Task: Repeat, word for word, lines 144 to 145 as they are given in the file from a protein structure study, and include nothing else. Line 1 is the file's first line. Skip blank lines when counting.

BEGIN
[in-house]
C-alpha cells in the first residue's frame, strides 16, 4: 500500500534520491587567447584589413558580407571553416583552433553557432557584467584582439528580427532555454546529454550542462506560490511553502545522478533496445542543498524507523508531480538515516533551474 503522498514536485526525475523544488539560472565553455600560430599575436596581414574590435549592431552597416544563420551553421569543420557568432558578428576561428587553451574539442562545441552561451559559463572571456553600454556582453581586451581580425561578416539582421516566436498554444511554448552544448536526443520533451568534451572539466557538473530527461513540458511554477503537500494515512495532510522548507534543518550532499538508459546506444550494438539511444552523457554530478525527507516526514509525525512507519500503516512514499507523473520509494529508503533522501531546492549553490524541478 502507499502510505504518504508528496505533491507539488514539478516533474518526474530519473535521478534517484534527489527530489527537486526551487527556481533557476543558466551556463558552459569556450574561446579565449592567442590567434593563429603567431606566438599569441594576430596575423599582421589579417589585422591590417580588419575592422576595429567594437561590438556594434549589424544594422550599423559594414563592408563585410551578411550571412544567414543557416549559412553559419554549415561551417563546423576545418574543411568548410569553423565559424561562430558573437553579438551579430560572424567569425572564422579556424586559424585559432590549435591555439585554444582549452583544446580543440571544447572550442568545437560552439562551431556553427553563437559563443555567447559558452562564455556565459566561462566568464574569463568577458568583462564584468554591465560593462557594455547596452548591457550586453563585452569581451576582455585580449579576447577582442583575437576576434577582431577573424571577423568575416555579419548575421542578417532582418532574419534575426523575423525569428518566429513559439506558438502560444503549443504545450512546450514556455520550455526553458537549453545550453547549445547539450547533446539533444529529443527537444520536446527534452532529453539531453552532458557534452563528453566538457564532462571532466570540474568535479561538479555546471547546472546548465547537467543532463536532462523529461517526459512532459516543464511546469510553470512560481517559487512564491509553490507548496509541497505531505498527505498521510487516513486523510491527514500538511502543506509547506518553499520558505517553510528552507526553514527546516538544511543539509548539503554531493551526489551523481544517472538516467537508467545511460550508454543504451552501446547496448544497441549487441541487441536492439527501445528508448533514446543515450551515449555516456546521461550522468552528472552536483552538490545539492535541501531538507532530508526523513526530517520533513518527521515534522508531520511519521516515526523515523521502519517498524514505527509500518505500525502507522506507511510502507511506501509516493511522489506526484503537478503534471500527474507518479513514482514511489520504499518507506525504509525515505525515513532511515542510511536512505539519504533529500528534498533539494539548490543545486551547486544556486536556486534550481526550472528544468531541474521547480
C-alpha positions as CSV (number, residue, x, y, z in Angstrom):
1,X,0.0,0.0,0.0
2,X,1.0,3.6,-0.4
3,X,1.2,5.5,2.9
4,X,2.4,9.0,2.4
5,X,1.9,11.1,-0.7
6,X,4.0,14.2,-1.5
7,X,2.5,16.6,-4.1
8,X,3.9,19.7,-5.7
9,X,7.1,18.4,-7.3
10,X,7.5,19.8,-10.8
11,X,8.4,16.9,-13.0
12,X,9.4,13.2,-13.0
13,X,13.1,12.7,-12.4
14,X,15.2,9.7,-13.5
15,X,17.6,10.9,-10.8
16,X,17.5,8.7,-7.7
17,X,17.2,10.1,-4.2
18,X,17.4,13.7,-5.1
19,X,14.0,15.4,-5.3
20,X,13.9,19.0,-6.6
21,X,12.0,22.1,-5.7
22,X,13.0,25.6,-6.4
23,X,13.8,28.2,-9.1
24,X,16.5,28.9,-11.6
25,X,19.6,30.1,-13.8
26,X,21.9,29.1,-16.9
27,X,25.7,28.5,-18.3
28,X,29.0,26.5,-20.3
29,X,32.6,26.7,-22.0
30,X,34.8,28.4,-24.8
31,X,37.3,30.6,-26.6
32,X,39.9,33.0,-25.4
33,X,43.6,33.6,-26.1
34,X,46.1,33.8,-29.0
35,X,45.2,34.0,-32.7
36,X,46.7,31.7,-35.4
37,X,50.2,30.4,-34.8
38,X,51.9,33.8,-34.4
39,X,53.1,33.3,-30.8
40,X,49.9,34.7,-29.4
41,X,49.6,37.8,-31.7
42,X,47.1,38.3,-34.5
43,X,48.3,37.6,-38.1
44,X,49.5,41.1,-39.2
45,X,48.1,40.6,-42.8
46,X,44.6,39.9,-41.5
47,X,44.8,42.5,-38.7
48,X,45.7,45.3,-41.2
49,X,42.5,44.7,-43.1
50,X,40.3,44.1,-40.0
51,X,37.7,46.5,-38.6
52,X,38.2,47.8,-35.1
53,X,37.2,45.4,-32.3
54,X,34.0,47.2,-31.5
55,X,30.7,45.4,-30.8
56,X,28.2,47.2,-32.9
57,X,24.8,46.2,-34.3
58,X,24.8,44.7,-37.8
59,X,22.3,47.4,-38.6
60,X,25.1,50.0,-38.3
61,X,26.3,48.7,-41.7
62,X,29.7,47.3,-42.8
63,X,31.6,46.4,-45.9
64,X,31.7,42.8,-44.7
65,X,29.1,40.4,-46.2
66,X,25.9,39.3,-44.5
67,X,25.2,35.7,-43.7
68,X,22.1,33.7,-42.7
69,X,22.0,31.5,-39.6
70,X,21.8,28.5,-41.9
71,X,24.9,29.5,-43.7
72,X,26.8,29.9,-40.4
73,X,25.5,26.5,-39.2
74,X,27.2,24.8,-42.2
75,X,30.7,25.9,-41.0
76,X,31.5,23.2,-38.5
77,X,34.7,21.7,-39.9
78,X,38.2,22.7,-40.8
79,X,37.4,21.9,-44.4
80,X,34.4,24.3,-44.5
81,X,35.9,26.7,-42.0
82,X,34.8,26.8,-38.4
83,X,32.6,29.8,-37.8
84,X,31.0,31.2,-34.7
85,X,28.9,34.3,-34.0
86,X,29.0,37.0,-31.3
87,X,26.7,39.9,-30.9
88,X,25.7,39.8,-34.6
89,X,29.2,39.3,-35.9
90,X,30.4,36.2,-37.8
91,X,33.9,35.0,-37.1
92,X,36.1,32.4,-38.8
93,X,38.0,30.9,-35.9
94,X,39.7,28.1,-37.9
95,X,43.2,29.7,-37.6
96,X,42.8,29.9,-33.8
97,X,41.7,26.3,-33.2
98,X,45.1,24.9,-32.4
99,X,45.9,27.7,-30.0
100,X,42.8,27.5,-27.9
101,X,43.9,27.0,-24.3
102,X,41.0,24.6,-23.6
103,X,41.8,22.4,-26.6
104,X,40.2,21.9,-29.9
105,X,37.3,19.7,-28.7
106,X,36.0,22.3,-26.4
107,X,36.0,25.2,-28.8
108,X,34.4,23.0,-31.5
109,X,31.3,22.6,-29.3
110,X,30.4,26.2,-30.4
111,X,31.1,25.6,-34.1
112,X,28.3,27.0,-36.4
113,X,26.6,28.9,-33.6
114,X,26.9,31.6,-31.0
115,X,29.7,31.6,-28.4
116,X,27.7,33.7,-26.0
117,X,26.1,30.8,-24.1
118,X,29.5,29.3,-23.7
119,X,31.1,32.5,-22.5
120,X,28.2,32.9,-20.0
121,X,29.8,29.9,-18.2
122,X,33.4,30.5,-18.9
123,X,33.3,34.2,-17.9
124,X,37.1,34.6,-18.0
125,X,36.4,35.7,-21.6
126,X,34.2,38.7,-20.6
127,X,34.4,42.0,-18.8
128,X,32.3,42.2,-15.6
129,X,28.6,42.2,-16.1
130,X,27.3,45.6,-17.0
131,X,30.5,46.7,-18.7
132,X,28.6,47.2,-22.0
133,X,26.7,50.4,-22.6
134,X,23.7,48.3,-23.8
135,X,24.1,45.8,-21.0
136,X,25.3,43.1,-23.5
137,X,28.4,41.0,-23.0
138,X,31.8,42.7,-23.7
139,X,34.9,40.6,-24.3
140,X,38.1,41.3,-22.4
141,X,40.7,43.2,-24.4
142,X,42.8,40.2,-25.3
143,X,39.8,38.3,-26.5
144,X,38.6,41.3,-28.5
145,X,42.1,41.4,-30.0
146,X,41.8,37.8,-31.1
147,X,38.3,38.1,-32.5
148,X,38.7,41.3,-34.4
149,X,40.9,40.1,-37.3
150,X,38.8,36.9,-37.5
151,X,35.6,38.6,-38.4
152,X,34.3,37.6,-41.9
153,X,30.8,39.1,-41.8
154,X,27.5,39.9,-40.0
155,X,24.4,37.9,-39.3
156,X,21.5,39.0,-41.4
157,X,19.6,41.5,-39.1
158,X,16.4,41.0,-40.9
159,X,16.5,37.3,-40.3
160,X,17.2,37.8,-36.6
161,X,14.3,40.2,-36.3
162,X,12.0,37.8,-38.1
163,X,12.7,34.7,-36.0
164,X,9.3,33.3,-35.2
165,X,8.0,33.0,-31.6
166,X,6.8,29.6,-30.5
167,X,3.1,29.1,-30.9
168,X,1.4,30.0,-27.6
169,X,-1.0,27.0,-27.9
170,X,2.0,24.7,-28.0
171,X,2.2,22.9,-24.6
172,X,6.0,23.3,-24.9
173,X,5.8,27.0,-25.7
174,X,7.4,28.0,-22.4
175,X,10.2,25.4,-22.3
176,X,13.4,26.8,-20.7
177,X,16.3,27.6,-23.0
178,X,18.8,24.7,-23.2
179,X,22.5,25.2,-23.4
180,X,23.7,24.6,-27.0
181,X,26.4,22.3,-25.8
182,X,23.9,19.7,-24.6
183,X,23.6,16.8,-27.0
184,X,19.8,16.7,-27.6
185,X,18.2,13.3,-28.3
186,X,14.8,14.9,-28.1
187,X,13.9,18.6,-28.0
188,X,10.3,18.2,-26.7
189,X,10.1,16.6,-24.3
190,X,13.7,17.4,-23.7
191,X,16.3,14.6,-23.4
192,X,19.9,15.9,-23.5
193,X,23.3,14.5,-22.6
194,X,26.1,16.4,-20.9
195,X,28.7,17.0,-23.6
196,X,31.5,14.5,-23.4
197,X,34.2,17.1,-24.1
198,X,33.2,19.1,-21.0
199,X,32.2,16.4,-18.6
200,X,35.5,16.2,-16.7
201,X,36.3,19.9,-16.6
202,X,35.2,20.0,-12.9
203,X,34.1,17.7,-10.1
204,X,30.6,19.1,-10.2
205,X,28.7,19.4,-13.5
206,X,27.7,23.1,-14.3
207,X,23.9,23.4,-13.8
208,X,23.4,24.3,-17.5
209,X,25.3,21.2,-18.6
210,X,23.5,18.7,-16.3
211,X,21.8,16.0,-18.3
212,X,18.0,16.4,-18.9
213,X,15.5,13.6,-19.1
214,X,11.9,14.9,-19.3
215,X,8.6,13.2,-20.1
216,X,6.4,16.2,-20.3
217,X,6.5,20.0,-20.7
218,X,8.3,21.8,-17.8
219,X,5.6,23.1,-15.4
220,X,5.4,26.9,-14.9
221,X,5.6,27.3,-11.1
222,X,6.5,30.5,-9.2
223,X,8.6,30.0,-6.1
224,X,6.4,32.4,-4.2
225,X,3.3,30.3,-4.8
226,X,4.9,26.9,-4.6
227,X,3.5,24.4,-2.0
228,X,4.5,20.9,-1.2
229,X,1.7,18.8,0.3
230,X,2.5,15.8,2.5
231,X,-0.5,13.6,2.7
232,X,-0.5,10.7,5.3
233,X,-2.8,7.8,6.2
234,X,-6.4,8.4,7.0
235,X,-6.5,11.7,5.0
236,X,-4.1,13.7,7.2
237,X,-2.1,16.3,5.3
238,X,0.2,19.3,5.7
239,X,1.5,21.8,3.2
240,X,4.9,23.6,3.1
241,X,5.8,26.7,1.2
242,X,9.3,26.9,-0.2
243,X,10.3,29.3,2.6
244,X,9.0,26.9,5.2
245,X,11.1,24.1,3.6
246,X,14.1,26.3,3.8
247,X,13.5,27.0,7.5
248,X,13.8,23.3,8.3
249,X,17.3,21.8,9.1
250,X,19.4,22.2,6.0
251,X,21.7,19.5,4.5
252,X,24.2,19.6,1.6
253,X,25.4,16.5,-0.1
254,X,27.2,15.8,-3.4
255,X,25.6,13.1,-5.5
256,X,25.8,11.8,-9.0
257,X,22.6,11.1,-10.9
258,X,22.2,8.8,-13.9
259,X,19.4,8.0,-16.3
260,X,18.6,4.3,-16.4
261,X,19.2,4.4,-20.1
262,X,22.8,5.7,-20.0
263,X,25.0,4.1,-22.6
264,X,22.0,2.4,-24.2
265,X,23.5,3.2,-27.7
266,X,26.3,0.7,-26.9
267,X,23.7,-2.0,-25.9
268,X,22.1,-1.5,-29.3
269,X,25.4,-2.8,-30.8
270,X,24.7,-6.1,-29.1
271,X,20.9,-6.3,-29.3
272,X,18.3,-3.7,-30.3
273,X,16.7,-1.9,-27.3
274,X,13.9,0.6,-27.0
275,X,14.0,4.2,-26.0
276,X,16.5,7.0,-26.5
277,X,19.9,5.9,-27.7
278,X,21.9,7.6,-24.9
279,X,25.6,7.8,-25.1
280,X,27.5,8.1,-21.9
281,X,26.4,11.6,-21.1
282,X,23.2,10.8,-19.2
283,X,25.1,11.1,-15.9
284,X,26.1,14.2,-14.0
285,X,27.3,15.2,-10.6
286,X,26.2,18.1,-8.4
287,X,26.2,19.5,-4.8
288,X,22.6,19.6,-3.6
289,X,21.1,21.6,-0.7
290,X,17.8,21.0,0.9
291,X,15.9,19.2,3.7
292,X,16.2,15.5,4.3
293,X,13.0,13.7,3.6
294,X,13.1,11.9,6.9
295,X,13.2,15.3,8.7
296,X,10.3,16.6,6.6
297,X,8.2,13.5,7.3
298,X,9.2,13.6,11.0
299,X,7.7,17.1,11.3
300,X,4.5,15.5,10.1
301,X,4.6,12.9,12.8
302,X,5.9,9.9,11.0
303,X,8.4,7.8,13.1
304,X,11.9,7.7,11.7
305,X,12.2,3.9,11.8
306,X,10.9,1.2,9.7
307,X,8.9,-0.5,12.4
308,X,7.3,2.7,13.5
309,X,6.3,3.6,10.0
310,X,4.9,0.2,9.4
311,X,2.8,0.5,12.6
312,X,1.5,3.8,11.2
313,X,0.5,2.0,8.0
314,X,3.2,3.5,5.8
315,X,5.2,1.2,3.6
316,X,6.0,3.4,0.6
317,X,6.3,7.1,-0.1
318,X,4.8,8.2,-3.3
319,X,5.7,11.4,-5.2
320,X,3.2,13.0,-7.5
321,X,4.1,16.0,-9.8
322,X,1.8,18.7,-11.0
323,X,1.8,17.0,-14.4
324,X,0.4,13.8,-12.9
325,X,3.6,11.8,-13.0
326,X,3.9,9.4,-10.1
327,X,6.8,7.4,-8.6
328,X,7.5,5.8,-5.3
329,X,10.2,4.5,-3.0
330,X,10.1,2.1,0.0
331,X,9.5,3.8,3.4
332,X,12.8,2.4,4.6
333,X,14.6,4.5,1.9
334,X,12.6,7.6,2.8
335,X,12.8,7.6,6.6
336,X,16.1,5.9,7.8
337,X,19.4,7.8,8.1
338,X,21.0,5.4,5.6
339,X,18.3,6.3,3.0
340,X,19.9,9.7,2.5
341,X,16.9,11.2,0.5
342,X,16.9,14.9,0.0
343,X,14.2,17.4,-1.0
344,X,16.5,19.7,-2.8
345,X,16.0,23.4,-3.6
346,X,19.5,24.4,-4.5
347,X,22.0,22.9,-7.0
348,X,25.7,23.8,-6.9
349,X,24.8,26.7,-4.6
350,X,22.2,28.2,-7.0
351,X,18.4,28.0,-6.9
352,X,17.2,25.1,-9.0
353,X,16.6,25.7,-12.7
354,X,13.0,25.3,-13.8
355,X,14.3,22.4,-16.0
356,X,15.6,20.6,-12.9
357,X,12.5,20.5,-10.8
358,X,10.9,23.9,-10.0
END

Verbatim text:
141,X,40.7,43.2,-24.4
142,X,42.8,40.2,-25.3